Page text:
A Compact Implementation of Independent Component Analysis with Graphical Processing Unit
Master of Science (MS)
Computer Science and Info Sys
Date of Award
Independent Component Analysis (ICA) is a blind source-separation method that has been implemented in many fields. In the brain-imaging field, such as EEG and fMRI, given only the observed signals, the main goal of ICA is to recover the independent sources, which are assumed to be linearly mixed, and thus decompose information in the mixing system. However for large-size data such as fMRI, the computation time of ICA can be quite long, which necessitates computationally effective implementation methods.We aimed to develop a minimally dependent and platform-independent ICA implementation using Graphical Processing Units (GPUs). GPUs are designed to rapidly manipulate and alter the computer memory to accelerate the building of images in a frame buffer intended for output to a display. GPUs have a large number of multiprocessors and each multiprocessor has several cores. In this work, we implemented the serial portions of the ICA algorithm to run on CPU while some parallel portions of the ICA such as matrix inversion and determinant calculation run on GPUs. The data transfer between CPU and GPU, which generally slows performance, is also minimized in our implementation. To elucidate speed-up of newly introduced approach, our Java-based package is tested on different size fMRI data obtained from task-related neuro-experiments. The newly developed software is also validated using four sound files. Our software is integrated with well-known data mining and machine learning package WEKA to increase its usability.Although our implementation is not first GPUs-based ICA implementation, it is novel and preferable over the previous implementations since our software is platform independent and does not depend on any obsolete libraries.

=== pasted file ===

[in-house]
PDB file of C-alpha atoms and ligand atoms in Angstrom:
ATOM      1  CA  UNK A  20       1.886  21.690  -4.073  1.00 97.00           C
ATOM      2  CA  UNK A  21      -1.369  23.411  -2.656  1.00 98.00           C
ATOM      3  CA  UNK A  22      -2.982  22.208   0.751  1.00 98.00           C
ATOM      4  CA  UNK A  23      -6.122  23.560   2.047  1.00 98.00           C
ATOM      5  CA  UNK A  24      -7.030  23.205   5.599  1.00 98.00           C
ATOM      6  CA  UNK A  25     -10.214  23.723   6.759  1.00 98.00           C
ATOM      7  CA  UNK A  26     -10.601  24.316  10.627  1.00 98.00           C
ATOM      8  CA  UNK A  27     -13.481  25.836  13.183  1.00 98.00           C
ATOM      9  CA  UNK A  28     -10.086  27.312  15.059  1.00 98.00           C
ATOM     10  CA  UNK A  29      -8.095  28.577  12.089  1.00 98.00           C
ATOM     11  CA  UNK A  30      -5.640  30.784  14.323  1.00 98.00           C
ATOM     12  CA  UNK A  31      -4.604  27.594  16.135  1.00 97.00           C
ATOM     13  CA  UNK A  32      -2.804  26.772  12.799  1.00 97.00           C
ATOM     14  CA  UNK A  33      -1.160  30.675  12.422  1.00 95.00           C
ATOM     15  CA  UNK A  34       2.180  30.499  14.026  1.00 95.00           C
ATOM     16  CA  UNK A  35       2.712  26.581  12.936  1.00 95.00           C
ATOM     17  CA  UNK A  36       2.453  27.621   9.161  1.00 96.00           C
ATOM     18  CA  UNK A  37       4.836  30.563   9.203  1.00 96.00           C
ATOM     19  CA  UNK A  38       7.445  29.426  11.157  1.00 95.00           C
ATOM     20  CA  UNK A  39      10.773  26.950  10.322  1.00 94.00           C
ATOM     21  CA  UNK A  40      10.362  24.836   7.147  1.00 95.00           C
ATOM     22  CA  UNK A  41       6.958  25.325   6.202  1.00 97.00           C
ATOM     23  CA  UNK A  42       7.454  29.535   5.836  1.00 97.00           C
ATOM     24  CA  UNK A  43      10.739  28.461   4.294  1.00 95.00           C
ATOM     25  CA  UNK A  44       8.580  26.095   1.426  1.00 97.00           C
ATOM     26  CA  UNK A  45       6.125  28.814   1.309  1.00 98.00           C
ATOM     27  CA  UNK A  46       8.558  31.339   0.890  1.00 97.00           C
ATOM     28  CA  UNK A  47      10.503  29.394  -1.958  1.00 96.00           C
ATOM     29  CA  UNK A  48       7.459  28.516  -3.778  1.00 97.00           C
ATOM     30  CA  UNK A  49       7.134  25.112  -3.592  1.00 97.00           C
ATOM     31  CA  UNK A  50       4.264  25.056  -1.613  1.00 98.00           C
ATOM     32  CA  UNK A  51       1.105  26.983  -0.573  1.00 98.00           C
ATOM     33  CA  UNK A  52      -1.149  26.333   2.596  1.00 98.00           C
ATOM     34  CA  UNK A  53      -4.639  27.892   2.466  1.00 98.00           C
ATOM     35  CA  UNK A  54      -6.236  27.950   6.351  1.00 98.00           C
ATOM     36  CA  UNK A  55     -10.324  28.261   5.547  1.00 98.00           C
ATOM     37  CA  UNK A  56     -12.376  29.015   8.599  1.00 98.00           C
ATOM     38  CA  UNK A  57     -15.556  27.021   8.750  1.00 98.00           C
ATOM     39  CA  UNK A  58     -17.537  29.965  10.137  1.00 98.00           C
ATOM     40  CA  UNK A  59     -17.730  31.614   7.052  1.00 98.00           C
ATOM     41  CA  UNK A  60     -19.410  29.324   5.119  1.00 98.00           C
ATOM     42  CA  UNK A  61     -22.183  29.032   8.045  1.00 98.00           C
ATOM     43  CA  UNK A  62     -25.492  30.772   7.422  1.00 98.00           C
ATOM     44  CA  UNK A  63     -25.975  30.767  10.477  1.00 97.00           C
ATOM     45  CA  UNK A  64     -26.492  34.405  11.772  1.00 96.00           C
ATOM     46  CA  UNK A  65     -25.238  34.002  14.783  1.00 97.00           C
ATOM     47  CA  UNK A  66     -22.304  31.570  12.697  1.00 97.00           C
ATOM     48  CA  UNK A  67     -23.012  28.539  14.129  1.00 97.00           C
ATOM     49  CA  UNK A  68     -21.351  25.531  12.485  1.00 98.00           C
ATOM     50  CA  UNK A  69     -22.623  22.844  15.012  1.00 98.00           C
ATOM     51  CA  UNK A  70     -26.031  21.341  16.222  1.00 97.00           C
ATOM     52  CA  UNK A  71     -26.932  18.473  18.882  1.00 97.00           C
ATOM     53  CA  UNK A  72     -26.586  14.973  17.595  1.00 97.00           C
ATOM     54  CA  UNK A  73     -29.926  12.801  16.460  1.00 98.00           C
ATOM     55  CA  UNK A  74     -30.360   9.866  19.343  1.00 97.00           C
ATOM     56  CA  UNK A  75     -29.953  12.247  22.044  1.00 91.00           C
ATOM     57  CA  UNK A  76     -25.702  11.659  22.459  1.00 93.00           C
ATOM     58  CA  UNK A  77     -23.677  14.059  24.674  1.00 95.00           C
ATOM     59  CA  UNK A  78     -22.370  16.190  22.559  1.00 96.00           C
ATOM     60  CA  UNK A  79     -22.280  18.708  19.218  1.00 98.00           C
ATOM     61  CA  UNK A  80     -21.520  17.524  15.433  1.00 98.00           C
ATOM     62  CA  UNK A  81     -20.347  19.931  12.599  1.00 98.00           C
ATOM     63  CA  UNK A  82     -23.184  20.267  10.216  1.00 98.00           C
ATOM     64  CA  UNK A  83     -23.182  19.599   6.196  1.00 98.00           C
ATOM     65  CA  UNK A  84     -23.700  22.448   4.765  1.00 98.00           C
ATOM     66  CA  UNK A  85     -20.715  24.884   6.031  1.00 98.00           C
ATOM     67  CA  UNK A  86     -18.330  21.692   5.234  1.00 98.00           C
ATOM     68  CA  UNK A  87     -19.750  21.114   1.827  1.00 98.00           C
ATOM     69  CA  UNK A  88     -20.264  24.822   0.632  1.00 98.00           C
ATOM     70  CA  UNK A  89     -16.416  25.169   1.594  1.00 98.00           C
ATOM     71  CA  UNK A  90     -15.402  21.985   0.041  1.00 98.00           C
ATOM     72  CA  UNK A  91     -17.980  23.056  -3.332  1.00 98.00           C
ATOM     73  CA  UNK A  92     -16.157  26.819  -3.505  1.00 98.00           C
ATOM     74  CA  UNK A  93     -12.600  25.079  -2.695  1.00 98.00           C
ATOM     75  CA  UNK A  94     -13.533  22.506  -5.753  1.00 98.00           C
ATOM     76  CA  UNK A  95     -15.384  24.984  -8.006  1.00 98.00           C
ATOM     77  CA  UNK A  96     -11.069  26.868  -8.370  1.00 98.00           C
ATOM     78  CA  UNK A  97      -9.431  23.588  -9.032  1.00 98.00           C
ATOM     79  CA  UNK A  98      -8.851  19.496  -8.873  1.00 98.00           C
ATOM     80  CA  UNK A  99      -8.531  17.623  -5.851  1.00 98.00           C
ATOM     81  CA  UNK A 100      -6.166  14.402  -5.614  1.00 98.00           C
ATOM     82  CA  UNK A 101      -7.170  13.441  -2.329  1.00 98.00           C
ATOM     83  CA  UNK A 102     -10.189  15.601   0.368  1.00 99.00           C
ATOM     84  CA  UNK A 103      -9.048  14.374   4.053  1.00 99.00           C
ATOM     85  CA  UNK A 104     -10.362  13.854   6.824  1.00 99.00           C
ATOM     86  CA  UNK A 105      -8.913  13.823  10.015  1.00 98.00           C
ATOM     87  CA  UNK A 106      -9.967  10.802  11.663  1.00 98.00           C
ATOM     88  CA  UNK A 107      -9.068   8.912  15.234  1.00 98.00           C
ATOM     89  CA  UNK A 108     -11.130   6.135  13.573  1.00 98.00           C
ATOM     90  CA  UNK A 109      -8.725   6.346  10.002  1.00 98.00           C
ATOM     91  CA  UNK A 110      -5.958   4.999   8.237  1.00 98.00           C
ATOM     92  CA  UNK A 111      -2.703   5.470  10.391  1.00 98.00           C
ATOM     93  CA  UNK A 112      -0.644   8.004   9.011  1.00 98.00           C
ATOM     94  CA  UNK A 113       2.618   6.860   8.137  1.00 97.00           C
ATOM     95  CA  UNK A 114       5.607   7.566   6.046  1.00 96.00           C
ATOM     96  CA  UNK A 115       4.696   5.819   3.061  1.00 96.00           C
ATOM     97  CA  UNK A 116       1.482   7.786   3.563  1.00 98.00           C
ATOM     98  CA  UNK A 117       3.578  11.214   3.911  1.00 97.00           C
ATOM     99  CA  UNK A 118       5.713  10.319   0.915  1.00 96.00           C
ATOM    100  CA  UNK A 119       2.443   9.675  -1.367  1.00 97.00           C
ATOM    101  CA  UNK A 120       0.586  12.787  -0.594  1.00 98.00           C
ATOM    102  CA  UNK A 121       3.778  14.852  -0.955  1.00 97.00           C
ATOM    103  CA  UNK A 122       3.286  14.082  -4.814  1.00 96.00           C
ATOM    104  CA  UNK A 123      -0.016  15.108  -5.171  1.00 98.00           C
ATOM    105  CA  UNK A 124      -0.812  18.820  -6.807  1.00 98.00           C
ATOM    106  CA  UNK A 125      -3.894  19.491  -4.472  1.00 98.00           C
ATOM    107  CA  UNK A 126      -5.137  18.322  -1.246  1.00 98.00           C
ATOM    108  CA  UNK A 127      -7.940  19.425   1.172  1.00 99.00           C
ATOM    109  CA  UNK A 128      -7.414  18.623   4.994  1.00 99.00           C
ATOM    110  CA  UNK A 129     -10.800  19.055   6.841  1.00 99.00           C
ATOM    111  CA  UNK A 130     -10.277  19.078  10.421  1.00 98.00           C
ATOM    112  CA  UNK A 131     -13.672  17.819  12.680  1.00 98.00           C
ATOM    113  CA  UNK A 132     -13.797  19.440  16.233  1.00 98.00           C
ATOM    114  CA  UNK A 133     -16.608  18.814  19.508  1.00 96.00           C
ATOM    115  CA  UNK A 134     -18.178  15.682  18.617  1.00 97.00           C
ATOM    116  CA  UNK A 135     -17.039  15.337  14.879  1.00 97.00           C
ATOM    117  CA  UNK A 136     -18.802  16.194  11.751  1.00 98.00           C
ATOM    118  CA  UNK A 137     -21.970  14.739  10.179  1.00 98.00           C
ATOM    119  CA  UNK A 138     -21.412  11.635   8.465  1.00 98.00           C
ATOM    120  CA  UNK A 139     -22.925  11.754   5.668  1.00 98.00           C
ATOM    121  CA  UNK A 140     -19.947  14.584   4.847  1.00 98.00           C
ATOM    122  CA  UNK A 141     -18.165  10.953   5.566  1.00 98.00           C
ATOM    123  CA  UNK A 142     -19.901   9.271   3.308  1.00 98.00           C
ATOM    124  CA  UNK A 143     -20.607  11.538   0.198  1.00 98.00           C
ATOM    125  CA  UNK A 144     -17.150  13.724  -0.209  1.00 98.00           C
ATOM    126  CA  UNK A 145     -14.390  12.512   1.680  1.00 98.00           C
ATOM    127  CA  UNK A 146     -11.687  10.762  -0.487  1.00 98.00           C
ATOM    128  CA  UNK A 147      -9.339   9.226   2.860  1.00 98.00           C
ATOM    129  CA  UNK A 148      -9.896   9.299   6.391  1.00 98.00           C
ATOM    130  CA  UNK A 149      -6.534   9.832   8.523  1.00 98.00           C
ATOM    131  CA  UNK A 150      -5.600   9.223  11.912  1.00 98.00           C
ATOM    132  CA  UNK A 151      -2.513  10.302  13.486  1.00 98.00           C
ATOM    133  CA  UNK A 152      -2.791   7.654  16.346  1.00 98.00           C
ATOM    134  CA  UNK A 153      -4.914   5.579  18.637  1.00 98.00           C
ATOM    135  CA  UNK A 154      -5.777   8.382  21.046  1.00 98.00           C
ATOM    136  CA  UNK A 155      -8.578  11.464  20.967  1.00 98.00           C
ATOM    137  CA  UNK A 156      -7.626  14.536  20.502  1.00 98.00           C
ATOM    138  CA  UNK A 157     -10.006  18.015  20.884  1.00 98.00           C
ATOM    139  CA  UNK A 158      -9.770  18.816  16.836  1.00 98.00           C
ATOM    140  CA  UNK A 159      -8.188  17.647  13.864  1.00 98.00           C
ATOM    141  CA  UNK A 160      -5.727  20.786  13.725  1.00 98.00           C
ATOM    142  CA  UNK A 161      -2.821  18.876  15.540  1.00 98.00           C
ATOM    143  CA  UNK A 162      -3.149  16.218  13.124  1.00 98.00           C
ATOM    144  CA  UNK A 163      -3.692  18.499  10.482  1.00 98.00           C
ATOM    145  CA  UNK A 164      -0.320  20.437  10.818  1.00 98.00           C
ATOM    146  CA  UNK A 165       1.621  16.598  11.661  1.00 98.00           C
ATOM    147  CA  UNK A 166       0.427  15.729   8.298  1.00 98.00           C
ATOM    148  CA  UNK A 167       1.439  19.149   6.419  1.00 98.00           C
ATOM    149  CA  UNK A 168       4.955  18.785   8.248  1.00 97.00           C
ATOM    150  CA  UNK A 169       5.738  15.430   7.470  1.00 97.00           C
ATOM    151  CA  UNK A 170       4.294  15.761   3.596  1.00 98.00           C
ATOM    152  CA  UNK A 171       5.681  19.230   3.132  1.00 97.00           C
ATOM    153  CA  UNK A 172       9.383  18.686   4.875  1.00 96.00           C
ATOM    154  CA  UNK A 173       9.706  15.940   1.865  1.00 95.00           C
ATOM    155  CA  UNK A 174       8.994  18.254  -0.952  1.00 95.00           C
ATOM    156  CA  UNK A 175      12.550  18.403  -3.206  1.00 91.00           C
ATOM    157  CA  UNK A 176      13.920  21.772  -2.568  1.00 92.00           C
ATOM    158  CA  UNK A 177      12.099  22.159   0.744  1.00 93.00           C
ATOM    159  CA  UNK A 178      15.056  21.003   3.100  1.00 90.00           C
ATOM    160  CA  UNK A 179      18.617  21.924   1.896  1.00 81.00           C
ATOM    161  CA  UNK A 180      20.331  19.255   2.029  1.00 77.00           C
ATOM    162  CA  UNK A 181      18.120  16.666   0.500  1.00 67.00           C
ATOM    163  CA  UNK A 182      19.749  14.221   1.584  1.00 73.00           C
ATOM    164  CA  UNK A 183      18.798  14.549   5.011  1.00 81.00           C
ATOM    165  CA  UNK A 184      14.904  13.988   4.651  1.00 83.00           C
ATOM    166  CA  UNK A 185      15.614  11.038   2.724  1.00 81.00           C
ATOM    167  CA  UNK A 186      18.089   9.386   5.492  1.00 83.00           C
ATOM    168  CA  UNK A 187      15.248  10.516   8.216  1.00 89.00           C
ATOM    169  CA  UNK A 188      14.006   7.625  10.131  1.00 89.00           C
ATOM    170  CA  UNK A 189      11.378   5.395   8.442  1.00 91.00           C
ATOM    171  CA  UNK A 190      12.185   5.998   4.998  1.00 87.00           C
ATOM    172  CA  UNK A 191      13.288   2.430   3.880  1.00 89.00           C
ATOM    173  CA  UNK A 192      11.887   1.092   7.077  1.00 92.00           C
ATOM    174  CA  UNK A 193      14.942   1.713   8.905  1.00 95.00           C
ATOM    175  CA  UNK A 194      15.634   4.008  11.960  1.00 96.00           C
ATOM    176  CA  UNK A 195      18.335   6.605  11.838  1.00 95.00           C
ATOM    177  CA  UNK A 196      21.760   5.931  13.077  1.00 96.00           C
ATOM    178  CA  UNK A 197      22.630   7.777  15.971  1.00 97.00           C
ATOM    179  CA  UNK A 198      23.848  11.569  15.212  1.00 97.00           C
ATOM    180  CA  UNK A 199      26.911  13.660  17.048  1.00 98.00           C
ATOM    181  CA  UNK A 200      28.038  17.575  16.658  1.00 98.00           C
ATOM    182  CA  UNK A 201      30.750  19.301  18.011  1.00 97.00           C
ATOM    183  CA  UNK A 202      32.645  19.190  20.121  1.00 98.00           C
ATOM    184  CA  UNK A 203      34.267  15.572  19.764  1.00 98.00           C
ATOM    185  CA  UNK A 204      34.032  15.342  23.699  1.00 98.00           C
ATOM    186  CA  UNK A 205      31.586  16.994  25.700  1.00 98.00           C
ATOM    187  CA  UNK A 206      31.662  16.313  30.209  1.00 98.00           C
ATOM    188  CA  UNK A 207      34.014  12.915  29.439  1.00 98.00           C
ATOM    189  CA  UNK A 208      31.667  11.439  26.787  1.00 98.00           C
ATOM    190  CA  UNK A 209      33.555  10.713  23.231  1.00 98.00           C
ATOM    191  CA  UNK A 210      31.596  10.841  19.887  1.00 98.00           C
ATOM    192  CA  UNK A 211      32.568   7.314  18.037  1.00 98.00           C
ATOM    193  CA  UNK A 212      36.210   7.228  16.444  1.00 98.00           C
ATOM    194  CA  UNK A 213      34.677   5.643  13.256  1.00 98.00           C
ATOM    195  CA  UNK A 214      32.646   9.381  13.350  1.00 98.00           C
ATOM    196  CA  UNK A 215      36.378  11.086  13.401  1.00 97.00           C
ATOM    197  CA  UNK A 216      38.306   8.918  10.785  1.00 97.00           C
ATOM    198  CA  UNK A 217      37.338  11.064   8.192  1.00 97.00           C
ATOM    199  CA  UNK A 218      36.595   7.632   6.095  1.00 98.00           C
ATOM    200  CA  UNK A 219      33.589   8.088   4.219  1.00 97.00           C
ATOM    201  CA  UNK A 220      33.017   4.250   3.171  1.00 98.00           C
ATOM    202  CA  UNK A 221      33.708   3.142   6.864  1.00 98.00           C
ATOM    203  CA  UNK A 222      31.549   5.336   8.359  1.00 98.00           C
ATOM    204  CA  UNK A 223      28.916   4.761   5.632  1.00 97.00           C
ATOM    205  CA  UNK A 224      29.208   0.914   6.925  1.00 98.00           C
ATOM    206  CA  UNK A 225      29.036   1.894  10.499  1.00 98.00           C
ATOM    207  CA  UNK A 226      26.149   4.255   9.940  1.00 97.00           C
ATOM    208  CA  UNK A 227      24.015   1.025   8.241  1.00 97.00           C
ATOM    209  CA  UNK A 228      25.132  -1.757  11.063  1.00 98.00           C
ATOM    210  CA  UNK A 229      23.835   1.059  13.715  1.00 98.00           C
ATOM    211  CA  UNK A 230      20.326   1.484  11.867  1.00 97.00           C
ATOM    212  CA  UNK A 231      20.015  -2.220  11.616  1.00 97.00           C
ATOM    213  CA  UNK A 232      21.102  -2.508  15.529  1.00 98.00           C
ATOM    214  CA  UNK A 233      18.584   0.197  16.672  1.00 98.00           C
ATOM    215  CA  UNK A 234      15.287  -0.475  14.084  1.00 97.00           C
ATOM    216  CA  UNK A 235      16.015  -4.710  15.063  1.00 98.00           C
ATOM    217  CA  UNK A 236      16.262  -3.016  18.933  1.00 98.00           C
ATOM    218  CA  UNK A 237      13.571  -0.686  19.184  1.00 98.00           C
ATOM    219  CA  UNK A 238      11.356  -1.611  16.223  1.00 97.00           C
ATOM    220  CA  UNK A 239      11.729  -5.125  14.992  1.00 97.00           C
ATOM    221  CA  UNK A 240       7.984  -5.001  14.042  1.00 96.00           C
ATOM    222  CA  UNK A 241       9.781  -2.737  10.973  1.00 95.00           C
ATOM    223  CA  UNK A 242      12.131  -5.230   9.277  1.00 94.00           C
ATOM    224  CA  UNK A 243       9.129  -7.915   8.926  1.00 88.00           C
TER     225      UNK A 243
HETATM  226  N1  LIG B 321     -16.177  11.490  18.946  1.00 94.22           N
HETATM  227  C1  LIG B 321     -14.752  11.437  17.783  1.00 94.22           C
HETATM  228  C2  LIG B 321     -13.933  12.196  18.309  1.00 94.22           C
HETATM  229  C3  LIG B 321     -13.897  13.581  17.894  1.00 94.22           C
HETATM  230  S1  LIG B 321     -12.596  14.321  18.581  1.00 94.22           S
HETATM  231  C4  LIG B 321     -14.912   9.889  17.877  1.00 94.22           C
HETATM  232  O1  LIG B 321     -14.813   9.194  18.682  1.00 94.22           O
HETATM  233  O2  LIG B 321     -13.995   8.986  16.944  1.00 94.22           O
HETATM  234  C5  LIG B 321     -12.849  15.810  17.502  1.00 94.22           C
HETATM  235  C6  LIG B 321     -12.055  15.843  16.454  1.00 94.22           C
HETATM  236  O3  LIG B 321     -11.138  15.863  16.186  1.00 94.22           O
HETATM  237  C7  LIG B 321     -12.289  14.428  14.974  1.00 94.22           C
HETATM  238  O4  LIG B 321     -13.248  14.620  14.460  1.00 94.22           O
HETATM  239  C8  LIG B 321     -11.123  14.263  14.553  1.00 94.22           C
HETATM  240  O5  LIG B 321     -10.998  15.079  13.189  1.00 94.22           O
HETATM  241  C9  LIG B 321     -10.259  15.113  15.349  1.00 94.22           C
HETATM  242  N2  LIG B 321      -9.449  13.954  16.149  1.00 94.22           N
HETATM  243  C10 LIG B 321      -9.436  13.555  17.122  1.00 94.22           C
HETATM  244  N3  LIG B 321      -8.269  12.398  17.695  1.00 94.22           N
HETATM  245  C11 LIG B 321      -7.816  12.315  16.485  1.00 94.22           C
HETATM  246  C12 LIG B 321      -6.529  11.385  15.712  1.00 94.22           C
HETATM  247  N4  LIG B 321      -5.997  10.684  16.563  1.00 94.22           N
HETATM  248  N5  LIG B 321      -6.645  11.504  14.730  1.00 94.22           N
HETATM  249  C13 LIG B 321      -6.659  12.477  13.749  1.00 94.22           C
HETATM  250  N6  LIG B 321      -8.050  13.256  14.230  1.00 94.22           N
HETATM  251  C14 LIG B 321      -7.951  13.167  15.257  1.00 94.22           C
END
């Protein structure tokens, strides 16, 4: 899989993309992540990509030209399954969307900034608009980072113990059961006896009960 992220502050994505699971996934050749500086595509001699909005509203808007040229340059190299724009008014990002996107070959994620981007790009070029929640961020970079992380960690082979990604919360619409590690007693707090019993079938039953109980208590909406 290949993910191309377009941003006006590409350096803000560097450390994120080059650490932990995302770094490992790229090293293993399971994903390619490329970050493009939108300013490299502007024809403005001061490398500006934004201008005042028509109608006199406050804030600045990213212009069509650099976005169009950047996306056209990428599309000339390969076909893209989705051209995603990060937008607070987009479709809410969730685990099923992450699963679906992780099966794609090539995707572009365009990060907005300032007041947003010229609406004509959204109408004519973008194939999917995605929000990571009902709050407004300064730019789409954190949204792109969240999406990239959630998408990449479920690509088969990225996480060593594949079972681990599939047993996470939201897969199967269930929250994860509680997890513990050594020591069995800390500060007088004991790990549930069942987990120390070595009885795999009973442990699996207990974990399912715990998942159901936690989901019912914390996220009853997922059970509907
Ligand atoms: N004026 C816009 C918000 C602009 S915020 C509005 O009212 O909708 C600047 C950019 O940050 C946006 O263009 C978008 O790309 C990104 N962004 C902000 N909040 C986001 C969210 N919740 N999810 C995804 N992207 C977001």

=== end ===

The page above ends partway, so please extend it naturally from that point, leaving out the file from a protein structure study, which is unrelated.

Computer Sciences | Physical Sciences and Mathematics
Ankam, Harish, "A Compact Implementation of Independent Component Analysis with Graphical Processing Unit" (2014). Electronic Theses & Dissertations. 558.